Exosystems is a startup specializing in developing healthcare wearables and digital therapeutics, providing a new platform for a healthy life in this era of population aging.
The company participated in Consumer Electronics Show (CES) 2020 with its wearable “exoRehab,” which provides rehabilitation training for people who have difficulty in walking due to muscular dystrophy from aging and the aftereffects of a stroke. Exosystems received two CES Innovation Awards.
ExoRehab, registered as a second-class medical device, which measures and analyzes biosignals and sends the user an exercise program. Also, the device gives electrical stimulation to help rehabilitation.
The difference between exoRehab and existing similar products is that exoRehab measures and analyzes the surface electromyography to fit the individual's condition and send exercise programs according to their musculoskeletal data.
When the user moves, the avatar presented on the screen induces the user to make some movements. Also, the solution can be played as a game. These aspects were not available in previous products.
|Exosystems CEO Lee Hoo-man explains “exoRehab” during a recent interview with Korea Biomedical Review.|
"Our exoRehab is not yet commercialized to the public, but we have distributed it to some people. We distributed our products to 20 people for the beta test, but a far larger number of people wanted to participate in the tests," Exosystems CEO Lee Hoo-man told Korea Biomedical Review recently.
The participants were divided into two groups. One is composed of patients who suffered from the aftereffects of stroke or Parkinson’s disease in their cerebral nervous system. The other group was made of orthopedic patients who had an operation on their knees or cruciate ligament tears.
"The major difference between exoRehab for business to business (B2B) and that for business to consumer (B2C) is in the software. We think B2B exoRehab is for users who belong to institutions. Our product's application can link and display the user's information on screens," he said.
Lee said his company won the approval of equivalence trial for Transcutaneous Electrical Nerve Stimulation (TENS) in 2018, and Exosystems are taking clinical trials to switch the permit to Functional Electrical Stimulation (FES).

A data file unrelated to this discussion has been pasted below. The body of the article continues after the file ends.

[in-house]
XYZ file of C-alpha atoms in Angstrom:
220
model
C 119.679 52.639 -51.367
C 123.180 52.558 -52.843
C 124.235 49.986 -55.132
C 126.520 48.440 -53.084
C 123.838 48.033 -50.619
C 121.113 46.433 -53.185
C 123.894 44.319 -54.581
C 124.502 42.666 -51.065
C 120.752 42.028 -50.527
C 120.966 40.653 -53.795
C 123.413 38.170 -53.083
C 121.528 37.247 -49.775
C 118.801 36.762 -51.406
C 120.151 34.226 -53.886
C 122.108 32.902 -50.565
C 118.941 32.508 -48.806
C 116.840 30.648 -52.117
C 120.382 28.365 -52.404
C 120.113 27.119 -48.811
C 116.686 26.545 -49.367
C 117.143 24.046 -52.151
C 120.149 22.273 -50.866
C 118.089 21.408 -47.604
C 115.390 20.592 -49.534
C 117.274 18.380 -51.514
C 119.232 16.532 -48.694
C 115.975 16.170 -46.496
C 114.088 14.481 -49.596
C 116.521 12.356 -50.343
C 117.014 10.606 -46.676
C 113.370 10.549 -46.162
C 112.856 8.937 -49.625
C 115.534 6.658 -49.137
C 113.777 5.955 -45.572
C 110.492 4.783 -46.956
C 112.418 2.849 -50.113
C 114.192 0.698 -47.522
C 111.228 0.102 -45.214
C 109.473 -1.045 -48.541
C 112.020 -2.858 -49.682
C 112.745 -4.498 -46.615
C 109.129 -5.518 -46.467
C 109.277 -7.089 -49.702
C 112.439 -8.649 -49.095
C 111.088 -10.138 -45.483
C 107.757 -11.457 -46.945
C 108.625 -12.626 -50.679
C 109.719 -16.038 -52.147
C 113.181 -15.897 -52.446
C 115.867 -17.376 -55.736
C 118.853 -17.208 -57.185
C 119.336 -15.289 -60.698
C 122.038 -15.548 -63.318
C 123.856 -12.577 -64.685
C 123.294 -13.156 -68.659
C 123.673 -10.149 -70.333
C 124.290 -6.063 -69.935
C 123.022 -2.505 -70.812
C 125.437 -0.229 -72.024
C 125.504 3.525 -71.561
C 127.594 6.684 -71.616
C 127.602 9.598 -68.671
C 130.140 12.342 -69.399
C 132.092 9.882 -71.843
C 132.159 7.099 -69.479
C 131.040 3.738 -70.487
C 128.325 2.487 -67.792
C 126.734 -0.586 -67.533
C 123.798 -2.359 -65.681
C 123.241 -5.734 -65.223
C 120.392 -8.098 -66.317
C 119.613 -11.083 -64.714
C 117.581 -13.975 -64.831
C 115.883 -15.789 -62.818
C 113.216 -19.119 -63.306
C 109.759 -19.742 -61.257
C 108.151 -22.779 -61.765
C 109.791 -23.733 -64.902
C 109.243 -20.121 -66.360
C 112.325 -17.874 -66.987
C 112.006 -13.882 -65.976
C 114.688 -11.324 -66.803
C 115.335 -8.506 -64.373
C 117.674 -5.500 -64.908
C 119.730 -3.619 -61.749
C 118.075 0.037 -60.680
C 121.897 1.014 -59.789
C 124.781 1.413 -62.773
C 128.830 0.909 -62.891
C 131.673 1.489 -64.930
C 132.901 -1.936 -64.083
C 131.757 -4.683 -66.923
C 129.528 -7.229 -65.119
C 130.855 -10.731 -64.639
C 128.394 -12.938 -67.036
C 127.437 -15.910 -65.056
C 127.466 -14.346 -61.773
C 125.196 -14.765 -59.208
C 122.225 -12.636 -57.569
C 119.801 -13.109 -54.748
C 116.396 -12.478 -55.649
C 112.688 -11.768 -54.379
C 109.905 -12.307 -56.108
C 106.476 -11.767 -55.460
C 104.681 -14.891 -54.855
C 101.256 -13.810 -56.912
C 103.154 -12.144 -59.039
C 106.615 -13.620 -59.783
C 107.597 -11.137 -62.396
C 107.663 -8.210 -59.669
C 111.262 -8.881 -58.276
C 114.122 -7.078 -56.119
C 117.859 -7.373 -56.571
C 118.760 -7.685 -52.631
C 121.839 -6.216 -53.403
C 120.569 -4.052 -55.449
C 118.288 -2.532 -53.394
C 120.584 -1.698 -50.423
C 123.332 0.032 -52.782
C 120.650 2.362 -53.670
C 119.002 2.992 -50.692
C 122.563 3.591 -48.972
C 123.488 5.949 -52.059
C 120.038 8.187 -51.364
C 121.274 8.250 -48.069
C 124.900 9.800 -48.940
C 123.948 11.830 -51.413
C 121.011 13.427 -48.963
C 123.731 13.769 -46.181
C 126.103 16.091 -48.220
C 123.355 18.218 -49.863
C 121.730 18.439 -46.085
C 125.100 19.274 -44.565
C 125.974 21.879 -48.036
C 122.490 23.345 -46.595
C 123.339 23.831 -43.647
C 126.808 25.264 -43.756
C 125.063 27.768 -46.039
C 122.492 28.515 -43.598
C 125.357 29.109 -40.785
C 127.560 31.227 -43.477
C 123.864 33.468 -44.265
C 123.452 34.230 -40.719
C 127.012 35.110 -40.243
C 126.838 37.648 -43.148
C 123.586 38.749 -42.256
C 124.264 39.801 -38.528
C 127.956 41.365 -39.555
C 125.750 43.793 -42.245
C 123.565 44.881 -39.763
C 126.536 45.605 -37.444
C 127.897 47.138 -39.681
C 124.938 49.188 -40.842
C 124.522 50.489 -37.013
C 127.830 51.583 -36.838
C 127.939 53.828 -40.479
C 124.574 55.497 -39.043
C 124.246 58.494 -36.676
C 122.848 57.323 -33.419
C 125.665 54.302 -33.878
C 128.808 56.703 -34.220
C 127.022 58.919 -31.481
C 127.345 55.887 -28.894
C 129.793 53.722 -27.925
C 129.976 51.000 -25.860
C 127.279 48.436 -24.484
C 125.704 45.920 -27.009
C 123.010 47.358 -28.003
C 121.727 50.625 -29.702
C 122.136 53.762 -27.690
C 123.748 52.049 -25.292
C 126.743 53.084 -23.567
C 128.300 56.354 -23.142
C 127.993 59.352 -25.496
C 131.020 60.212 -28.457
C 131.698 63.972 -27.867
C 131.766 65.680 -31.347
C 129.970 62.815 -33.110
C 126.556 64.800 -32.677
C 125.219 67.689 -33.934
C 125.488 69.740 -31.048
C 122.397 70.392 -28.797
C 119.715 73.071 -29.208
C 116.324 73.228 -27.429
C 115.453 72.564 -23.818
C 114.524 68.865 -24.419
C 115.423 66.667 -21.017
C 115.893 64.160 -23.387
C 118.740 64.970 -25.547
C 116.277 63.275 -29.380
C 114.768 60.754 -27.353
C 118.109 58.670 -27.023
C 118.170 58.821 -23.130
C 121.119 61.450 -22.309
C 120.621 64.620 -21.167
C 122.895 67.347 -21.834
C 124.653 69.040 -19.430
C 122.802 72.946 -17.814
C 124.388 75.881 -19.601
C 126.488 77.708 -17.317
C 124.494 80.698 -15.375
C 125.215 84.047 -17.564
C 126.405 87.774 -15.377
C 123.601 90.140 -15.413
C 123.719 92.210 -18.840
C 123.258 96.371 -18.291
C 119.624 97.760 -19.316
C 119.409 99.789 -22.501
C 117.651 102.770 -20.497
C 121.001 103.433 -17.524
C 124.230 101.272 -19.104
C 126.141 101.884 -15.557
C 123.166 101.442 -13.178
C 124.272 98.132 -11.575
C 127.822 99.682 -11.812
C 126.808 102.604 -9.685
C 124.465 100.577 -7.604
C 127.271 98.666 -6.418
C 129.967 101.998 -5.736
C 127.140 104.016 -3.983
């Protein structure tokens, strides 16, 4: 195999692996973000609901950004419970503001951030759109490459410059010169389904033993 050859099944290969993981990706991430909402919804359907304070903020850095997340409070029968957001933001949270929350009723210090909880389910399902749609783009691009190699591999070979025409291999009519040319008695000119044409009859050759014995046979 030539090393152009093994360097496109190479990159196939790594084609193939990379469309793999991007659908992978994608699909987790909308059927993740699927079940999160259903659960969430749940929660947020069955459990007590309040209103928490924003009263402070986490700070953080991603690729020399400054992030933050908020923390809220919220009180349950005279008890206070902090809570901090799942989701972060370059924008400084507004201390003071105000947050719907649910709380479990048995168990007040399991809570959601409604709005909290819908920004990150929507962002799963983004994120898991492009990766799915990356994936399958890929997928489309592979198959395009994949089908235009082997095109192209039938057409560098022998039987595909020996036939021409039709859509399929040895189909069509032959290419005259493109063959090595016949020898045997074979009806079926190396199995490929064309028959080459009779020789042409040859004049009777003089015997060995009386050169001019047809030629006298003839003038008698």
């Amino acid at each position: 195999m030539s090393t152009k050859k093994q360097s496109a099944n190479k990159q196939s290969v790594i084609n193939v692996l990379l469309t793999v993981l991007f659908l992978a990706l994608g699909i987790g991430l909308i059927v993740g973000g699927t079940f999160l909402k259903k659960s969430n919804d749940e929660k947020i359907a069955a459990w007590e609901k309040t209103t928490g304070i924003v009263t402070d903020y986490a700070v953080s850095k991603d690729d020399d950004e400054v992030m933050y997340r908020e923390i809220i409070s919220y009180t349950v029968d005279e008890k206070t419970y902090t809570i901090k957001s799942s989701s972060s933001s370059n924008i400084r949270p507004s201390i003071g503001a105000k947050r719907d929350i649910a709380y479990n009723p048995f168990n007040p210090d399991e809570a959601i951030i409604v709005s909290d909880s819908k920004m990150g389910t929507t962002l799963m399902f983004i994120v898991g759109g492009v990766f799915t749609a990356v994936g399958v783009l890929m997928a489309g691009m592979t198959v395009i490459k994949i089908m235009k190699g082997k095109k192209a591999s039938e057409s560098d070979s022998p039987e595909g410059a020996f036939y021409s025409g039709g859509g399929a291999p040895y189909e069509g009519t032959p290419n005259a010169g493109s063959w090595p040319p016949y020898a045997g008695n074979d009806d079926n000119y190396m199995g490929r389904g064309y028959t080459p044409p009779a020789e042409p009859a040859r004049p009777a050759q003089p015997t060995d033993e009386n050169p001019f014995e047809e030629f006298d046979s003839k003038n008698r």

FES and TENS have different standards, and FES focuses more on the electrical stimulation to cause muscle contraction by stimulating motor nerves to induce joints to function.
The first clinical trial was conducted at Seoul National University Bundang Hospital. CEO Lee described the test as a joint development to reflect physicians’ opinions in the early development period. The trial subjects were patients who had surgeries on knee.
The second clinical trial is going on in 40 patients, in partnership with Pusan National University Hospital. Exosystems has secured the data of 10 patients, but the trial needs 40.
The clinical trial used Time Up and Go (TUG) test to measure the patients' clinical data. CEO Lee said that elderly patients' muscle flexion has improved by using exoRehab. He expected that the company would obtain more data for modification.
"In terms of function, the FES device has a wide range of parameters that can be adjusted in any FES treatment. The difference in parameters is due to the intensity of stimulation from the device," Lee said. "We do not currently have FES guidance to control exoRehab for users, but we are planning to provide the solution with guide by adding our developmental data."
Unlike simple electrical muscle stimulation products and massagers, the company is trying to help those who cannot work out actively have a similar effect through electrical stimulation, Lee added.
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